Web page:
Does the Massachusetts Pollinator Protection Plan Solve Anything?


By Charlotte Trim

Feedback on Massachussetts Pollinator Protection Plan

So what does the Massachusetts Pollinator Protection Plan change for the better?  Well nothing really.  It’s 14 pages of carefully crafted waffle to avoid mentioning the crux of the problem: “neonicitinoid” insecticides. There are so many independent scientific studies showing this class of pesticide as highly toxic to honey bees and pollinators in general, it is hard to keep count. France just banned neonicitinoids altogether, we can’t even mention their name.

The EPA says beekeepers don’t manage mites properly, and therein lies a large part of the problem.  However, scientific research shows sub-lethal exposure to neonicitinoids increases mite infestations; reduces brood; increases broodless periods; and decreases winter survival rates for honey bees (1). The gut pathogen Nosema ceranae, another significant cause of winter mortality, is triggered by both pesticides and fungicides(2).  The reality in the field and Science overlap – what a remarkable coincidence – but still our unelected officials can’t understand.

Meanwhile our local pollinators are being decimated. Many, like bumble bees and monarch butterflies, are proving more susceptible than honey bees to the toxic effects of neonics.  According to the USGS, 90% of the nation’s water ways and streams are polluted with insecticides and herbicides, including neonics, despite the  catastrophic effect neonics have on aquatic life as well (3).  The truth is neonics are killing off all invertebrate life forms.

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Laughably, the EPA’s solution is to teach commercial pesticide applicators how to apply these pesticides more sensitively.   However, no regulation of the 100s of gallons of these insecticides stacked up in garden supply shelves across the state that residents can apply anyhow; no reduction in the application rates of these lawn products that use higher doses of neonics than conventional agriculture; no labeling for packs of potted “pollinator friendly” plants  pre-treated with neonics, turning food into death traps for pollinators.  In fact, the EPA won’t even ask manufacturers to disclose all the ingredients in pesticides, something eminent bee scientist Marla Spivak has requested for years.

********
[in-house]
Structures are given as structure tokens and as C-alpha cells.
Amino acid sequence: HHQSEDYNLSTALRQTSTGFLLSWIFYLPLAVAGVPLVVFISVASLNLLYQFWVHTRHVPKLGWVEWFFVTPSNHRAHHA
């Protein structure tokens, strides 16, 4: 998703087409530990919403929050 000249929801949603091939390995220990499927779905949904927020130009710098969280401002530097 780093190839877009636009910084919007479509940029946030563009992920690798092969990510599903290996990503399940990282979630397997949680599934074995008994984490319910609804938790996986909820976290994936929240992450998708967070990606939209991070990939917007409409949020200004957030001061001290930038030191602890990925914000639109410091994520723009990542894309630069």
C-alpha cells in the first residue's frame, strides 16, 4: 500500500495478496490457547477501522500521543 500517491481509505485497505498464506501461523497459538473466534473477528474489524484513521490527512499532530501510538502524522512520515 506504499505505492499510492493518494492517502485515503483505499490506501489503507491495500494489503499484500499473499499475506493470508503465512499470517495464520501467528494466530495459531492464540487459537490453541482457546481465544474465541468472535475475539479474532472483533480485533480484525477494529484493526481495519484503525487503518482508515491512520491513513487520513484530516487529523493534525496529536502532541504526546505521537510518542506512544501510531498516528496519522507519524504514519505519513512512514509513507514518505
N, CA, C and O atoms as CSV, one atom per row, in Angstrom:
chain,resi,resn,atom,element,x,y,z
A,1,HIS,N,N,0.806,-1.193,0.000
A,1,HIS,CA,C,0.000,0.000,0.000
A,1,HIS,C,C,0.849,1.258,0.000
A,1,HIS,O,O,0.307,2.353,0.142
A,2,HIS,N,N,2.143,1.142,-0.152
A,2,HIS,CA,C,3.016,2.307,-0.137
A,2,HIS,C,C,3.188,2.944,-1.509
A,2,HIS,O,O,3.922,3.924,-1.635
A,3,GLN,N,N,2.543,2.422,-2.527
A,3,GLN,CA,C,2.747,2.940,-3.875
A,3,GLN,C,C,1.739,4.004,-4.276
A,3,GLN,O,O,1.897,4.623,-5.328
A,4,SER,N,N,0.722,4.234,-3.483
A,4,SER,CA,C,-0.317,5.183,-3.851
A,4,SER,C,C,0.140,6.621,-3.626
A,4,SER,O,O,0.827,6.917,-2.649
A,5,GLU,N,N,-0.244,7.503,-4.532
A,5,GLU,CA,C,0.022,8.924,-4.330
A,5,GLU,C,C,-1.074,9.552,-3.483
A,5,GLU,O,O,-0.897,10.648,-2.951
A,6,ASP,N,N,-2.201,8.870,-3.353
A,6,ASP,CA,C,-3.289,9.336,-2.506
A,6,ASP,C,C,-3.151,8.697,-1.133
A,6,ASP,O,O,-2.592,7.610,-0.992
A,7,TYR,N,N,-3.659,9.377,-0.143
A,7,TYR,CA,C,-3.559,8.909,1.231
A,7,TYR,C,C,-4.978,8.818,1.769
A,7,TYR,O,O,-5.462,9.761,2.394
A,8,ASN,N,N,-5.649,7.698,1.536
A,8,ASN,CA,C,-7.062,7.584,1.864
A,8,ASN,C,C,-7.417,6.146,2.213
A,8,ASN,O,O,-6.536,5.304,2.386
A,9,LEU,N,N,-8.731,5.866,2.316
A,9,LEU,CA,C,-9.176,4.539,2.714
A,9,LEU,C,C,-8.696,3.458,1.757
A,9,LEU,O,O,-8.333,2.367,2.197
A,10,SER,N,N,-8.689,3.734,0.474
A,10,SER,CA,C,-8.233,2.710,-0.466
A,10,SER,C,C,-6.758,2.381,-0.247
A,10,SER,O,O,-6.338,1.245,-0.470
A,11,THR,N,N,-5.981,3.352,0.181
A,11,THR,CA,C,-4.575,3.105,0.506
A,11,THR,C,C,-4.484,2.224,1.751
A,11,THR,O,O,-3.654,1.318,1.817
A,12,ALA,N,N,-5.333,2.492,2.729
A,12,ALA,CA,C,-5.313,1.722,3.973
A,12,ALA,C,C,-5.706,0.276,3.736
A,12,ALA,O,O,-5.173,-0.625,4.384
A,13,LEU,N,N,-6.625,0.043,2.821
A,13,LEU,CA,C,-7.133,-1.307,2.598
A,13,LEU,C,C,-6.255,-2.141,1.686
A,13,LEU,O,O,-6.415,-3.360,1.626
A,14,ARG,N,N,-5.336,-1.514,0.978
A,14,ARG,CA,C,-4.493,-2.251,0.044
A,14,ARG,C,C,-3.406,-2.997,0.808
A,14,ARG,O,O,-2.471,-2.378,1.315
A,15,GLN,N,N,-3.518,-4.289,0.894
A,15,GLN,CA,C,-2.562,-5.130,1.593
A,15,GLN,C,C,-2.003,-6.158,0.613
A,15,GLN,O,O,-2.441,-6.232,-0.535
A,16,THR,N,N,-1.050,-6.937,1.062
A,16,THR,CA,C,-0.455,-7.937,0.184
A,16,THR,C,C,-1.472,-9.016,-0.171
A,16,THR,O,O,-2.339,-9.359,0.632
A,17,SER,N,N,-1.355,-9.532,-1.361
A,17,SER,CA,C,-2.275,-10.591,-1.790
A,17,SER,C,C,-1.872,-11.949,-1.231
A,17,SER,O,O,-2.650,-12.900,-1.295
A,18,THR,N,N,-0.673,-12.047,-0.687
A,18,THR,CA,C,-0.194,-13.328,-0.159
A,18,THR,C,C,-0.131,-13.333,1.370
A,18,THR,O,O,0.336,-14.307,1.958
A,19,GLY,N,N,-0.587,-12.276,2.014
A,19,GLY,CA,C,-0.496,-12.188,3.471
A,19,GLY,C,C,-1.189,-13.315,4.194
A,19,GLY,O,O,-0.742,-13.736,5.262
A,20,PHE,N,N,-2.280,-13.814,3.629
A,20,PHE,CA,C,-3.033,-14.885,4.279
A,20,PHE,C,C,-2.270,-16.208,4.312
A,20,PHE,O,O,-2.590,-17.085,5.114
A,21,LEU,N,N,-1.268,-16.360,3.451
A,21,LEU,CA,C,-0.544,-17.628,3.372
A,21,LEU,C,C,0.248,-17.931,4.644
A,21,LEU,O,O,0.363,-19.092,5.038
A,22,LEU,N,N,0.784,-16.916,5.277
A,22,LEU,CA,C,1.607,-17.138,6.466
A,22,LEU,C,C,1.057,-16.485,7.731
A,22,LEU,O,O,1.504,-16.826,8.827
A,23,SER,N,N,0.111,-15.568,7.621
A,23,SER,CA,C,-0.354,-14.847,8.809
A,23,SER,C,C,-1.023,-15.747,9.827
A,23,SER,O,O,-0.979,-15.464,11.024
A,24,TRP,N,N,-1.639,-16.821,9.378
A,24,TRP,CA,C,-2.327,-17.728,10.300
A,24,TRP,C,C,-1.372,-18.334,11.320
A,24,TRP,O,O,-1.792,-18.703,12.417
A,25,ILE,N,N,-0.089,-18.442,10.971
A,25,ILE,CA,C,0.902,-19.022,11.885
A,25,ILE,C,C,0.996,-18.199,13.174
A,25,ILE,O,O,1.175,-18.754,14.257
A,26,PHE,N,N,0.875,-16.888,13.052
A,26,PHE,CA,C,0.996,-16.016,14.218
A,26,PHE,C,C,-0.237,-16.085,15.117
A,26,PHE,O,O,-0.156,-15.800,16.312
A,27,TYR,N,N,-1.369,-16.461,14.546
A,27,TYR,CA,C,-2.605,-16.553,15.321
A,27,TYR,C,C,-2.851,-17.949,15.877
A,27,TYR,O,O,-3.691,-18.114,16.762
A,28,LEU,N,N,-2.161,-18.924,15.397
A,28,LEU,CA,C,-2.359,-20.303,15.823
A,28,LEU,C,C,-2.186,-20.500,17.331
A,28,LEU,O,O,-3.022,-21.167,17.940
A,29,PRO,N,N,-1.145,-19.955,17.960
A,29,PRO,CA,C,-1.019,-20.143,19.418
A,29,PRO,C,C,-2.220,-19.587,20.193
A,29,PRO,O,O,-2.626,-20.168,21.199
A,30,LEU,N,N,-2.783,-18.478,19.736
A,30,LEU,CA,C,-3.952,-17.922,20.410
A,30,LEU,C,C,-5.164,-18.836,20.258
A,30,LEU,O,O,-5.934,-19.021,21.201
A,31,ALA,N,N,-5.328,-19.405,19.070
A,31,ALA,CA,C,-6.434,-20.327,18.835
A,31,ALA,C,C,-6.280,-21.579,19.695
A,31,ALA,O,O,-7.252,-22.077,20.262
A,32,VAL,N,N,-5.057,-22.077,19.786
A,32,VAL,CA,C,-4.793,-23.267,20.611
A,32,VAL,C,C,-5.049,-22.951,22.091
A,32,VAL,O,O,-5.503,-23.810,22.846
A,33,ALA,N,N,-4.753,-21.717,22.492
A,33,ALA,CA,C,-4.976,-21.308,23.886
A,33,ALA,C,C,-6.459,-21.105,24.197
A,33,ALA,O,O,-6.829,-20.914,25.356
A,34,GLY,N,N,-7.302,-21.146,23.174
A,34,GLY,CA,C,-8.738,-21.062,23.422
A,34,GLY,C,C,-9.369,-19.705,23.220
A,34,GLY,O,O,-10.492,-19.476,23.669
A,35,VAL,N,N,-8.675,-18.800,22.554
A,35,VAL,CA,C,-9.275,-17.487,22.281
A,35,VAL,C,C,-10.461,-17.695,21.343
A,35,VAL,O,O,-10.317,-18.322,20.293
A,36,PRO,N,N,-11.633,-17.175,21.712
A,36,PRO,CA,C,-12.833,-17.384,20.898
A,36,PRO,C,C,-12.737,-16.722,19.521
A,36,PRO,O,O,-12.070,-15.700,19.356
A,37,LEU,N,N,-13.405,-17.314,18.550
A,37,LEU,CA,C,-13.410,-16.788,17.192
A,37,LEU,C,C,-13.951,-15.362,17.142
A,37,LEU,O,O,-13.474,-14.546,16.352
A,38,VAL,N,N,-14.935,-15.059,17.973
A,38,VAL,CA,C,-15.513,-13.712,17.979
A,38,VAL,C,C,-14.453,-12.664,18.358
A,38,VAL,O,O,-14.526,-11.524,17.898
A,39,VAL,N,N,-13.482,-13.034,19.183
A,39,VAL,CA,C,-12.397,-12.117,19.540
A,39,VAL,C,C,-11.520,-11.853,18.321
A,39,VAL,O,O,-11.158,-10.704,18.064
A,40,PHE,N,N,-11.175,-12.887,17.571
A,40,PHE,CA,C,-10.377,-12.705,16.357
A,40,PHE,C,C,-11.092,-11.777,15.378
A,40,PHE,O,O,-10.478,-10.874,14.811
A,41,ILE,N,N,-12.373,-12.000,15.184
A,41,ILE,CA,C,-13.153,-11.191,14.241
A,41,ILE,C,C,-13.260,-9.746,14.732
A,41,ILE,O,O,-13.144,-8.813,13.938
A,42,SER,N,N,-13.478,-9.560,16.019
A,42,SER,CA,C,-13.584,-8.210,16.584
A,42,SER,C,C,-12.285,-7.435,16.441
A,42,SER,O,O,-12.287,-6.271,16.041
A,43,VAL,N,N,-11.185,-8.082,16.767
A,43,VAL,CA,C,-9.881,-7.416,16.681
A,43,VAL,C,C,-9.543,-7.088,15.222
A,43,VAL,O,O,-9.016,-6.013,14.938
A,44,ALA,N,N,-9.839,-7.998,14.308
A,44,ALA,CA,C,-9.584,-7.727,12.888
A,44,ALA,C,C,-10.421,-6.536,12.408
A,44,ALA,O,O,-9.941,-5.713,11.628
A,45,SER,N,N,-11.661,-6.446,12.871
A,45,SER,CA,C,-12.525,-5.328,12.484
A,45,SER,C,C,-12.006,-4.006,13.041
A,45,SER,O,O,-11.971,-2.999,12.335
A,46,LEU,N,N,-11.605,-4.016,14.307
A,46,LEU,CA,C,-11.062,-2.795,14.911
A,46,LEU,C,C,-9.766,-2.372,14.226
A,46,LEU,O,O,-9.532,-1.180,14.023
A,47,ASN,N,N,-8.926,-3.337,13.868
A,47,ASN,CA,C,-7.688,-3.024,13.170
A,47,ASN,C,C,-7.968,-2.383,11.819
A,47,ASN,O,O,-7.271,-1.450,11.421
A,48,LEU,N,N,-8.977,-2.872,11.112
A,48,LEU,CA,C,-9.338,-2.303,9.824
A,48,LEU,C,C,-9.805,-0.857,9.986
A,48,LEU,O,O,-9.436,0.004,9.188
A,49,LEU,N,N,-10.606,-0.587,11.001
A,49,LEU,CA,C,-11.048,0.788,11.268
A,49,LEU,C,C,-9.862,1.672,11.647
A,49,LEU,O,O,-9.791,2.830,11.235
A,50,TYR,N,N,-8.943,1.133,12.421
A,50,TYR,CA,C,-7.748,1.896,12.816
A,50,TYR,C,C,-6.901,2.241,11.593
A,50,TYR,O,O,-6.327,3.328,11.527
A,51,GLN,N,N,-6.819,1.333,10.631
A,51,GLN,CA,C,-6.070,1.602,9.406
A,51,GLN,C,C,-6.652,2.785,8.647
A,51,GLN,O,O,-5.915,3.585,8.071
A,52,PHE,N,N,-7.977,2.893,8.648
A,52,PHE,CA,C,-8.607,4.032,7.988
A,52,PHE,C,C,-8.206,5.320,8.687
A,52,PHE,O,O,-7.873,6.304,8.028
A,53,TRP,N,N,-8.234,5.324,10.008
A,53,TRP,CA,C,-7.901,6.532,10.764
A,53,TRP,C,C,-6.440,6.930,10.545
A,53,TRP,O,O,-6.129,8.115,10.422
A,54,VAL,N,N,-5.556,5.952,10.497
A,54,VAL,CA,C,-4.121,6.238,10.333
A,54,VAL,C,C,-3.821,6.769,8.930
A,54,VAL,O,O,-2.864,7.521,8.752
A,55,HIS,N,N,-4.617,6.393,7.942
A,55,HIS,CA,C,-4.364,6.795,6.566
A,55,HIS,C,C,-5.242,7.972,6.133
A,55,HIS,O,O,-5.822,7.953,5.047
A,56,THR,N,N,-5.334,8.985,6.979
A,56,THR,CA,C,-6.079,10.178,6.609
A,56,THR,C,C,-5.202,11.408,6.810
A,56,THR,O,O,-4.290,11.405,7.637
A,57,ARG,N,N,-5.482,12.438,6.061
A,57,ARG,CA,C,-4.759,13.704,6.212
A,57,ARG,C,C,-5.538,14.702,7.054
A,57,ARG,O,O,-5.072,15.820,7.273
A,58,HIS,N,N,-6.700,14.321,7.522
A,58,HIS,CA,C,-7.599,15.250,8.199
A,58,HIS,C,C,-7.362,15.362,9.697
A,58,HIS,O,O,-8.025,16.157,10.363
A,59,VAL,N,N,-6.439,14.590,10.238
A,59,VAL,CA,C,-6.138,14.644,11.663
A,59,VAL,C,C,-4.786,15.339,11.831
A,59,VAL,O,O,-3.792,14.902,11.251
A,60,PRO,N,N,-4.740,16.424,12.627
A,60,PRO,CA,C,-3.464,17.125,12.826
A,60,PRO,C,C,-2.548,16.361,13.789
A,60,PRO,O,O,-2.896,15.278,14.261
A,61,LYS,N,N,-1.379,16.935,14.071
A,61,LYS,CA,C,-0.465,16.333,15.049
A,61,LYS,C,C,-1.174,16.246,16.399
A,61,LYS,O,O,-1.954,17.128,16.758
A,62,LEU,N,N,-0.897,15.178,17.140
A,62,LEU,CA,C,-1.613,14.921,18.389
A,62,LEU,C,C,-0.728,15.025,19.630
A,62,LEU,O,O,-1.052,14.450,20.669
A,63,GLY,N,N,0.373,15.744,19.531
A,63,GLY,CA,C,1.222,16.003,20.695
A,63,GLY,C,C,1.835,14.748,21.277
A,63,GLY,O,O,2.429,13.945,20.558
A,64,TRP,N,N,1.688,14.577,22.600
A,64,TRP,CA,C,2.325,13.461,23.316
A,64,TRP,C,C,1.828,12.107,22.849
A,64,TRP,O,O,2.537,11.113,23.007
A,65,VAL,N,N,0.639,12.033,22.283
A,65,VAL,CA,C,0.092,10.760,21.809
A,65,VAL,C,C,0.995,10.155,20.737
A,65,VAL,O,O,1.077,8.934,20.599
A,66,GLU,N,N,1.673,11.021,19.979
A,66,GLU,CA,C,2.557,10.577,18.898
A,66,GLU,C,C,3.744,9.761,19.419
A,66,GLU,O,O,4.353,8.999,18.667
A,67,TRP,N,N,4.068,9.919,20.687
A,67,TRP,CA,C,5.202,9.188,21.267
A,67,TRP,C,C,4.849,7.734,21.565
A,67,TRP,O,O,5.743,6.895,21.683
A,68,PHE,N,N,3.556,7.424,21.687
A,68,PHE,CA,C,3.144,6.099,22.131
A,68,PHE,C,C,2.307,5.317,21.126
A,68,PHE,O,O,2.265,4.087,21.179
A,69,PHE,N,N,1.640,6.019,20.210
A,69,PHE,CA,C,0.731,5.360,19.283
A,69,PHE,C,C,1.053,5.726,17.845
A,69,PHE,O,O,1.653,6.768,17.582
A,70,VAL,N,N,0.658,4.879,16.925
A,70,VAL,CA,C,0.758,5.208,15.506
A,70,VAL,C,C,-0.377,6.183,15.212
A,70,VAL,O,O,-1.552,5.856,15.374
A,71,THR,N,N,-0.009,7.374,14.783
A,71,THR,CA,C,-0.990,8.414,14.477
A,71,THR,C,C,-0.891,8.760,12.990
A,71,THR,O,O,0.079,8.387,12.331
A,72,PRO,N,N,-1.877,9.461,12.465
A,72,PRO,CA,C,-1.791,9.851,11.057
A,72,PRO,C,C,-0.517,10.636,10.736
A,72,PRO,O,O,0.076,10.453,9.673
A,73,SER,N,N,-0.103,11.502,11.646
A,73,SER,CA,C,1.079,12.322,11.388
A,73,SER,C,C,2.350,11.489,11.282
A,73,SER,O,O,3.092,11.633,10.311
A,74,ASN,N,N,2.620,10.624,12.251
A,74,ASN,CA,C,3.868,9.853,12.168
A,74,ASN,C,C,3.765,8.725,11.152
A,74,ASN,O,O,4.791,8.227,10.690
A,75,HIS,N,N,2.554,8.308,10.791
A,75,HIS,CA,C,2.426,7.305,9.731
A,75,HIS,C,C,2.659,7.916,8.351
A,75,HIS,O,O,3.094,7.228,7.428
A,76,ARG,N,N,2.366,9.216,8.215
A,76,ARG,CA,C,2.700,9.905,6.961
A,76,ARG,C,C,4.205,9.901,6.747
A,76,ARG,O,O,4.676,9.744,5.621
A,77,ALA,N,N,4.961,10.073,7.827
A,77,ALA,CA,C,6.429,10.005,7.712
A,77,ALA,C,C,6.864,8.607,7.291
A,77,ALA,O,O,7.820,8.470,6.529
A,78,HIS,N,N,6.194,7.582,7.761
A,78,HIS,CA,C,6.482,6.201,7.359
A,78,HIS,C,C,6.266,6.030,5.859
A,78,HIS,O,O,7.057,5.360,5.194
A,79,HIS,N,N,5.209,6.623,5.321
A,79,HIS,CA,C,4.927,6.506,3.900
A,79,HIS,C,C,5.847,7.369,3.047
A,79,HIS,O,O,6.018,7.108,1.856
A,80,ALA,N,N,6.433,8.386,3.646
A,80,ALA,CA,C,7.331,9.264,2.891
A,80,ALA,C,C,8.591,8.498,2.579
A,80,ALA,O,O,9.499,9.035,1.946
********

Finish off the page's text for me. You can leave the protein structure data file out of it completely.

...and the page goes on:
One has to ask, who exactly is the EPA protecting? 50 million pounds of insecticides a year pollute our lands.  They are persistent, systemic and accumulate in the soil.  Furthermore, when combined, pesticides have been shown up to 1000% more lethal.  Nonetheless, with over 1200 agrochemicals approved, it is evident the EPA hasn’t yet found a chemical it doesn’t like.  Especially neonicitinoid insecticides.

In 2009 the EPA scientists conducted an assessment of clothianidin, a neonic used as a seed treatment on corn and many other crops.  In their damning 101-page report, EPA scientists concluded that “acute toxicity studies to honey bees show that clothianidin is highly toxic on both a contact and an oral basis”. Instead of suspending or withdrawing the registration of this insecticide like the European Union did, the EPA is waiting until 2018 to “review the data”. Yes, read that again.

I actually spoke to Jeff Herndon, Director of Pesticide Registrations at the EPA, on January 31st 2010 about this report and 3 other studies showing the catastrophic effects of neonicitinoid pesticides on honey bees.  I asked him bluntly what part of “it’s killing the bees” he didn’t understand? His response was surprisingly honest: “We’ve always known”.

Yes, we’ve always known, but we still pretend we don’t.  This Pollinator Protection Plan is 14 pages of empty words masquerading as “doing something”, when we’re doing precisely nothing.  It’s a boondoggle, a joke, a disgrace!

PS. In Middlesex County, we lost over 90% of our managed hives over the past 2 winters, not the 29% loss mentioned as “the problem” in the MDAR plan.

PS. Has anyone seen a bumblebee this year?

(1)     Assessment of Chronic Sublethal Effects of Imidacloprid on Honey Bee Colony Health.
(2)     Crop Pollination Exposes Honey Bees to Pesticides Which Alters Their Susceptibility to the Gut Pathogen Nosema ceranae
(3)     Macro-Invertebrate Decline in Surface Water Polluted with Imidacloprid

Charlotte Trim is a beekeeper, organic orchardist and soil consultant, living in Lincoln MA.  She says, “I see the potential for ‘regenerative’ agriculture to restore health to our soils and medicine to our foods (and probably jobs to the unemployed.)  However, I also notice that our government agencies, from the USDA to the EPA, and even our local ‘Farm bureau’ are all sold out to Monsanto, Bayer and the gang, and will do anything to subvert a healthy movement.  However, I have a backbone and I’m not giving up without a fight.”

This article (Does the Massachusetts Pollinator Protection Plan Solve Anything?) can be republished under a Creative Commons license, with attribution to the author and Natural

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